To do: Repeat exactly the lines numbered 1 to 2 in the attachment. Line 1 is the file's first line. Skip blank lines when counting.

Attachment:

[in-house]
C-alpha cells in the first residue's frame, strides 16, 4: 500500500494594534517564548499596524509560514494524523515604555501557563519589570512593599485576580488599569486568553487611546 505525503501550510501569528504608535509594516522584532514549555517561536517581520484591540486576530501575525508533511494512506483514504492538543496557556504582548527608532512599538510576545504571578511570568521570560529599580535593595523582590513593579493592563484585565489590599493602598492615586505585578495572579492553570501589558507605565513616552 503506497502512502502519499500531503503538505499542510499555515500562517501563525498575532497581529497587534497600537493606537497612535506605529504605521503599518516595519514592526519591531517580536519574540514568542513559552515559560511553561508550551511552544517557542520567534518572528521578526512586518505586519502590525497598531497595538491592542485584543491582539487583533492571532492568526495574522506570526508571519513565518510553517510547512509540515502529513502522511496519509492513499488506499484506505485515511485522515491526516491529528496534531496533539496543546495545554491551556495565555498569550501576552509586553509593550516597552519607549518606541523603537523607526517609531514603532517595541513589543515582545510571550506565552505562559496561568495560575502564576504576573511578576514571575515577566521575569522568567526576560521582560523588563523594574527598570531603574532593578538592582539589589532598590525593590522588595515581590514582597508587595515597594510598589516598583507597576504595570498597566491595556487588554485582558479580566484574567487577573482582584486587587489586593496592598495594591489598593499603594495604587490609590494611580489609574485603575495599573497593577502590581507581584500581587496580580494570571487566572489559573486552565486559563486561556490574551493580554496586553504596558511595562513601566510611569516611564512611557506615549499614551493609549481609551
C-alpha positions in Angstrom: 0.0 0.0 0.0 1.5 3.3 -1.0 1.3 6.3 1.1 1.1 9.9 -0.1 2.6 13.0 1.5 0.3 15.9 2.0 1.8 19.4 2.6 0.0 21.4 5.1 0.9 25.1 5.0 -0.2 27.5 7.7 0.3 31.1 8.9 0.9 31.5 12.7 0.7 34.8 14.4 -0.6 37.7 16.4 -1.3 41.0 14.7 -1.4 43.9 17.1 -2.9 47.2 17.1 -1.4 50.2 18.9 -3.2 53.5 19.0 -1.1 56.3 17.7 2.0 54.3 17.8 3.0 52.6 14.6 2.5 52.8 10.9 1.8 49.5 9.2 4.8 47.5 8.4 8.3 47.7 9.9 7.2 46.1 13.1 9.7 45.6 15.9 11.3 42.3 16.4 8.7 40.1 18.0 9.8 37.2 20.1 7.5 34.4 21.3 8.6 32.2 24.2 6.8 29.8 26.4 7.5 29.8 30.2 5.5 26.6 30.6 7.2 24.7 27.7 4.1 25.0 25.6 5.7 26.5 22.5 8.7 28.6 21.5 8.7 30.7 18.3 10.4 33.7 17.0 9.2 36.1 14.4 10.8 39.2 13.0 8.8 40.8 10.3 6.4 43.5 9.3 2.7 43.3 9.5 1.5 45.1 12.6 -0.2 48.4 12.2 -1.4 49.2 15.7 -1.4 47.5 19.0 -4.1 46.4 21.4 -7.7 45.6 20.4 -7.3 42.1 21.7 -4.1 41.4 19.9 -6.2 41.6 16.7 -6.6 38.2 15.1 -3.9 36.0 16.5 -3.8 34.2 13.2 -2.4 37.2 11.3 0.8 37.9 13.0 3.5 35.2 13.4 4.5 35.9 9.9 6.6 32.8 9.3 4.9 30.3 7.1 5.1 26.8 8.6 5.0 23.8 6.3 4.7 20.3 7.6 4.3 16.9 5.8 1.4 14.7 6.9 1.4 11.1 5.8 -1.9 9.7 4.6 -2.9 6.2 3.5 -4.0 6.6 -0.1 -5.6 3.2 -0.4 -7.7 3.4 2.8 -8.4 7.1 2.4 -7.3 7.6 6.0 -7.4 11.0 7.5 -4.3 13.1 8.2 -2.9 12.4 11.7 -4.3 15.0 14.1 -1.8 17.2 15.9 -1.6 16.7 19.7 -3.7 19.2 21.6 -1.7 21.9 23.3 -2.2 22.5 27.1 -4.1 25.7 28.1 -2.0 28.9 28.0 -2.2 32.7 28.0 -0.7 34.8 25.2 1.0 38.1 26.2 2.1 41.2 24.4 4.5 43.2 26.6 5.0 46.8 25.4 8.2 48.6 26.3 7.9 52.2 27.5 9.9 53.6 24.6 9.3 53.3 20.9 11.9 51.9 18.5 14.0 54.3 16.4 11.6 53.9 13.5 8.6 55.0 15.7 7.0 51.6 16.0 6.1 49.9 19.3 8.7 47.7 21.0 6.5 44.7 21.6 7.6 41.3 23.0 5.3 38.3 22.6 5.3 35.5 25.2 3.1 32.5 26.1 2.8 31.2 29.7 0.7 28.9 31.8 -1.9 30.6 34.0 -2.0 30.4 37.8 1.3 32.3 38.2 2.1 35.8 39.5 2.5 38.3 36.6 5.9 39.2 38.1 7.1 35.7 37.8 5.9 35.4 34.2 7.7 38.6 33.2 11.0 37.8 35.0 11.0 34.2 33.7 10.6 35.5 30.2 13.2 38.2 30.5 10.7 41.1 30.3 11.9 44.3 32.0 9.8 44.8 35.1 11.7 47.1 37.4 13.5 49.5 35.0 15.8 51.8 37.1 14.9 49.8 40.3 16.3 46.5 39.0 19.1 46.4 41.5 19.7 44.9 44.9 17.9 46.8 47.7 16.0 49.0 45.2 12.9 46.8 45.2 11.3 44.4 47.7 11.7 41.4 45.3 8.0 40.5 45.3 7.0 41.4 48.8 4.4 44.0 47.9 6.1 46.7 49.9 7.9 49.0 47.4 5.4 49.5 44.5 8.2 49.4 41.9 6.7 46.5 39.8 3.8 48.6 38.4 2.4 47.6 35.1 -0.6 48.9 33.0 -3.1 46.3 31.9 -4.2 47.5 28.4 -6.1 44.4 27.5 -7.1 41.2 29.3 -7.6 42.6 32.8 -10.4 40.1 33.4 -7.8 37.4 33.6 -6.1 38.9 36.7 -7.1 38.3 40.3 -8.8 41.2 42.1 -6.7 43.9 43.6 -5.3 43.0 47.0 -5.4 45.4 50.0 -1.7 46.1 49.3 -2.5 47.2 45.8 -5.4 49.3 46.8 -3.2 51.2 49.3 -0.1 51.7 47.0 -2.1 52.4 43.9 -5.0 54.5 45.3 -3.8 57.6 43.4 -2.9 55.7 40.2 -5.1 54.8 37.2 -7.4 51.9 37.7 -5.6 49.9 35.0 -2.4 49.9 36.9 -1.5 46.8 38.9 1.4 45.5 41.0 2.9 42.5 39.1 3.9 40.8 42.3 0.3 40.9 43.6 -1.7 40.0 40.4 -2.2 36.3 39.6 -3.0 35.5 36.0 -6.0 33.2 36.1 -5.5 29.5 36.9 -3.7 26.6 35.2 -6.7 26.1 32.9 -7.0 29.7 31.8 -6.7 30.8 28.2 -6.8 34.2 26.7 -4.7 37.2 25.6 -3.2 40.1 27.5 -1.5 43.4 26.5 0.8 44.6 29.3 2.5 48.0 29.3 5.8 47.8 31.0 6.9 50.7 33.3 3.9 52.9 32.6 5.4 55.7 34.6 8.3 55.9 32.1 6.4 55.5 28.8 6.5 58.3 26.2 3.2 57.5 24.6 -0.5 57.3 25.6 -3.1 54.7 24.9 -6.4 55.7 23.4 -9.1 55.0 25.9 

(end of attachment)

[in-house]
C-alpha cells in the first residue's frame, strides 16, 4: 500500500494594534517564548499596524509560514494524523515604555501557563519589570512593599485576580488599569486568553487611546 505525503501550510501569528504608535509594516522584532514549555517561536517581520484591540486576530501575525508533511494512506483514504492538543496557556504582548527608532512599538510576545504571578511570568521570560529599580535593595523582590513593579493592563484585565489590599493602598492615586505585578495572579492553570501589558507605565513616552 503506497502512502502519499500531503503538505499542510499555515500562517501563525498575532497581529497587534497600537493606537497612535506605529504605521503599518516595519514592526519591531517580536519574540514568542513559552515559560511553561508550551511552544517557542520567534518572528521578526512586518505586519502590525497598531497595538491592542485584543491582539487583533492571532492568526495574522506570526508571519513565518510553517510547512509540515502529513502522511496519509492513499488506499484506505485515511485522515491526516491529528496534531496533539496543546495545554491551556495565555498569550501576552509586553509593550516597552519607549518606541523603537523607526517609531514603532517595541513589543515582545510571550506565552505562559496561568495560575502564576504576573511578576514571575515577566521575569522568567526576560521582560523588563523594574527598570531603574532593578538592582539589589532598590525593590522588595515581590514582597508587595515597594510598589516598583507597576504595570498597566491595556487588554485582558479580566484574567487577573482582584486587587489586593496592598495594591489598593499603594495604587490609590494611580489609574485603575495599573497593577502590581507581584500581587496580580494570571487566572489559573486552565486559563486561556490574551493580554496586553504596558511595562513601566510611569516611564512611557506615549499614551493609549481609551